On The White Lotus, The World's Best Food Is Wasted On The Rich

We are begging these wealthy guests to leave the hotel restaurant. For once.

The White Lotus is the epitome of water cooler television. In an age when streaming services and binge-watching reign supreme, somehow HBO was able to bring back appointment viewing with this series about terrible rich people on a luxury vacation. With that distinction comes a deluge of hot takes about the current season, which range from lusting after Aubrey Plaza to dunking on Haley Lu Richardson's wardrobe. But across every episode thus far, there's one detail we're stuck on: Why are these people all eating in the hotel restaurant every single night? As Twitter user @svershbow writes, "YOU'RE IN ITALY!!!!!!" It's enough to make you wonder whether rich people even like food at all.

What the guests eat on The White Lotus

There are two things we know for sure are on the menu in The White Lotus hotel restaurant: ravioli and white fish. Early in the season we see married couple Ethan (Will Sharpe) and Harper (Aubrey Plaza) discuss their orders, with Harper dismissing the fish for being too "fishy." In the world of The White Lotus, dinner means conflict. Each visit to the hotel restaurant peels back a layer of the relationships between the guests while the meals themselves are a mere afterthought—despite dining at the poshest resort in one of the world's premier culinary destinations, no one so much as mentions the food.


All that Tanya (Jennifer Coolidge) wants at the beginning of her stay in Sicily is a big plate of pasta with giant clams, and it's one of the few meals we see being eaten outside of the resort itself. But that meal is tinged with tragedy, as Tanya's husband (Jon Gries) reveals he needs to leave Sicily for a few days, a move that, in true White Lotus fashion, has its own sinister implications. Tanya is left to sob into a plate of empty clam shells.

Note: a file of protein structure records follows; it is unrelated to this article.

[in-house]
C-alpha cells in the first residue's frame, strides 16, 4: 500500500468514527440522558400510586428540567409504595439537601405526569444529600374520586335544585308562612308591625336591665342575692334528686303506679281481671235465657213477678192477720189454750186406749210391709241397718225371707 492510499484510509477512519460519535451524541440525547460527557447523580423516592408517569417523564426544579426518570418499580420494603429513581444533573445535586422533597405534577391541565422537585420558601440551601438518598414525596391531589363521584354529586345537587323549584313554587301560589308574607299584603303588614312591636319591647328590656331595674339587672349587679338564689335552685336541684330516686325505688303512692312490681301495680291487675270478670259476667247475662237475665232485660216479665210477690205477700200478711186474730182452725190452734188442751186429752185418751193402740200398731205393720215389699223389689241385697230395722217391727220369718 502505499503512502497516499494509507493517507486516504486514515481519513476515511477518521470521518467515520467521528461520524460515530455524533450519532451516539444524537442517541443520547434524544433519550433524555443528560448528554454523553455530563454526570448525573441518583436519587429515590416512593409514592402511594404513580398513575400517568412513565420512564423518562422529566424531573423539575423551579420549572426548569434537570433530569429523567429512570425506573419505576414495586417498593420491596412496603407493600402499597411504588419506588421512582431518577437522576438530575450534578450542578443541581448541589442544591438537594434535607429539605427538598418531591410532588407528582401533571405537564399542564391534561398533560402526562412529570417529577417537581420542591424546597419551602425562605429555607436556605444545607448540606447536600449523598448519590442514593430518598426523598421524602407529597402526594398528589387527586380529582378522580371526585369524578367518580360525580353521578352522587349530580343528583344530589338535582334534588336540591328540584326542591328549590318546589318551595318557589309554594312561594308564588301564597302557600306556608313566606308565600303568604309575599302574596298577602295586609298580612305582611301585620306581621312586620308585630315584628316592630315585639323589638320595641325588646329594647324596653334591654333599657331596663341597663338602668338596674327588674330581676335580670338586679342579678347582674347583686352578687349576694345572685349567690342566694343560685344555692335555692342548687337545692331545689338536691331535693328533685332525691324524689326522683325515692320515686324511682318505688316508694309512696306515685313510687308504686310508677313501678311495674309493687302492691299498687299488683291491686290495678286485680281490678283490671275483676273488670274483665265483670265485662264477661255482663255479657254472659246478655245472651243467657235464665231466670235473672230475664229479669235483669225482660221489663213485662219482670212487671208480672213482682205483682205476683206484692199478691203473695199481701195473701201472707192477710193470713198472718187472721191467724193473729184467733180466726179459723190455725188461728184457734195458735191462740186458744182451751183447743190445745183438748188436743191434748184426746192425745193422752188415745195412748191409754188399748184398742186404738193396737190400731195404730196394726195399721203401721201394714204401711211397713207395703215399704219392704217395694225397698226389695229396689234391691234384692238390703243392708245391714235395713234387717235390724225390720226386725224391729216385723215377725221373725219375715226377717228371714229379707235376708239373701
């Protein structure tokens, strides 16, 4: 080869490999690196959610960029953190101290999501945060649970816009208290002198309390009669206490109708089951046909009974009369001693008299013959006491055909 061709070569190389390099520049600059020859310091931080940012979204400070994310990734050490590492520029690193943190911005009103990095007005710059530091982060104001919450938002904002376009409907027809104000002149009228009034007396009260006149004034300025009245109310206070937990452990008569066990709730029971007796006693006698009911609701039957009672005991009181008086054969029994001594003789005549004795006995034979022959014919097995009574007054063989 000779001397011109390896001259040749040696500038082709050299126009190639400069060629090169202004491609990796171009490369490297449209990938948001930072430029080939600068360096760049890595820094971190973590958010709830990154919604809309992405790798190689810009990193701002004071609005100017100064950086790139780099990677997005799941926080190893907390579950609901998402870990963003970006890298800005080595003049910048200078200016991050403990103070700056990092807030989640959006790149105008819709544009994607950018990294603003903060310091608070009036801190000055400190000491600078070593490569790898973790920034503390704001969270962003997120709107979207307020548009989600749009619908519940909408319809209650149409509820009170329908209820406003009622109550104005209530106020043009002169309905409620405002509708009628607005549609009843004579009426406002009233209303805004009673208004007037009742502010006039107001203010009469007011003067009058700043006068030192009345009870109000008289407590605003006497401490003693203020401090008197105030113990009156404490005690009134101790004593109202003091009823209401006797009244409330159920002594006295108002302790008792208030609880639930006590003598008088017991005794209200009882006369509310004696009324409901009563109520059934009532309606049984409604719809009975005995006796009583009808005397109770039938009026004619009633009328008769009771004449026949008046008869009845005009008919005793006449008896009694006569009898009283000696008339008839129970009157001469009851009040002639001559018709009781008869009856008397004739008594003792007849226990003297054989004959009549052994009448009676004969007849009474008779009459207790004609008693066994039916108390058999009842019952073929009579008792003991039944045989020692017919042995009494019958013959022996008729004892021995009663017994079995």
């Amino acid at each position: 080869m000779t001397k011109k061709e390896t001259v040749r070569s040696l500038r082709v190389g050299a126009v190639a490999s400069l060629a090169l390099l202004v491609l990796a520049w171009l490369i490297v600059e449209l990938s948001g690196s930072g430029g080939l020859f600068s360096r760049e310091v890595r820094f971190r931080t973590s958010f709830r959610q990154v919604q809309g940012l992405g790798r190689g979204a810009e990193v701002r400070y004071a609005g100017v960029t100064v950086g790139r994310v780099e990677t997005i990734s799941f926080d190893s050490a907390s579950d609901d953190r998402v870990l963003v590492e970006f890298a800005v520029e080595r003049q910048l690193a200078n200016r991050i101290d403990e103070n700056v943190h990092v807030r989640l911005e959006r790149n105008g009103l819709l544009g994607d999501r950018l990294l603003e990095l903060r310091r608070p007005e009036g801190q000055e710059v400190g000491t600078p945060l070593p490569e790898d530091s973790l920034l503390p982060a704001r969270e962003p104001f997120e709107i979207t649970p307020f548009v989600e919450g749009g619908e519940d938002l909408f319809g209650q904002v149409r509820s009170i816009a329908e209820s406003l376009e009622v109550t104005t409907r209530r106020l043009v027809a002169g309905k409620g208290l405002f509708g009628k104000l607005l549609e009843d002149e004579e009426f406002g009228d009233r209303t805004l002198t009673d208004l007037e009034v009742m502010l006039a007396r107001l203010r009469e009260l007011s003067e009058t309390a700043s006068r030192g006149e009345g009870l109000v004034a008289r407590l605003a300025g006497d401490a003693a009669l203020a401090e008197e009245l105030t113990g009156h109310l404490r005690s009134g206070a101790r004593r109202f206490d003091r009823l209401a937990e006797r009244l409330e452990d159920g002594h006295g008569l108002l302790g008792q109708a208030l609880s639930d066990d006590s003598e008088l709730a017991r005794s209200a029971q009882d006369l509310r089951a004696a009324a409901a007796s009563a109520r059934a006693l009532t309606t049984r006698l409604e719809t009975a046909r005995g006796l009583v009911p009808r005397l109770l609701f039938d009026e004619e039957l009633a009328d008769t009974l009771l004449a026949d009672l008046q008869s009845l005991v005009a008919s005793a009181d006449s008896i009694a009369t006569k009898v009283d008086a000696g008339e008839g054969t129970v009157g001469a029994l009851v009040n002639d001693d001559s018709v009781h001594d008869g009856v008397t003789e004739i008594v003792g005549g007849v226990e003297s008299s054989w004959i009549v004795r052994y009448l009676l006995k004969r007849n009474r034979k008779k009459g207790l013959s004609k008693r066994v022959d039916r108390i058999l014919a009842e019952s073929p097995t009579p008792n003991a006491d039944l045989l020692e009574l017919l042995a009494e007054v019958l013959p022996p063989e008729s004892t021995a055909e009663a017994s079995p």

One of the many thesis statements of The White Lotus is that being rich is wasted on the rich, and the characters' relationship to food bears that out. Instead of trying a delicious local pastaria, the Di Grasso men (F. Murray Abraham, Michael Imperioli, and Adam DiMarco) venture out for lunch at a tourist trap with a replica of the car that exploded in The Godfather. Money can't buy you taste.


So far, season two has relentlessly interrogated the idea of pleasure, and what that actually looks like to different people. Food, for these characters, is not about enjoyment. Going to the hotel restaurant is a moment to be seen by the other elites staying at the hotel, a marker of status more than a chance to enjoy a meal (or eat one at all). Pleasure comes from being perceived as successful or loving, even if that's not who you are behind closed doors. An Aperol spritz exists to bolster the illusion of a perfect vacation, and therefore it doesn't even matter what it tastes like. And if none of that matters, why bother ever leaving the convenience of the resort?

Other fictional rich people hating food

It's not just The White Lotus, either: Many of the year's biggest hits have involved rich people we love to hate. In Succession, food is weaponized, as characters are forced to eat sausages on the ground like animals and family meals are an invitation to manipulate each other. In The Menu, the wealthy restaurant patrons calmly accept their own demise, not because of the beauty of their last meal, but because they want to be part of the elite group who gets to experience something exclusive. In both instances, the food itself is secondary to the hunger for status.


And lest we think this distaste for food is a hyperbolic way to represent excessive wealth, we need look no further than The Real Housewives. The women of each franchise are perpetually arriving to dinners hours late, not touching a morsel of their food, and opting for Taco Bell in the end. At least it's not another hotel dinner.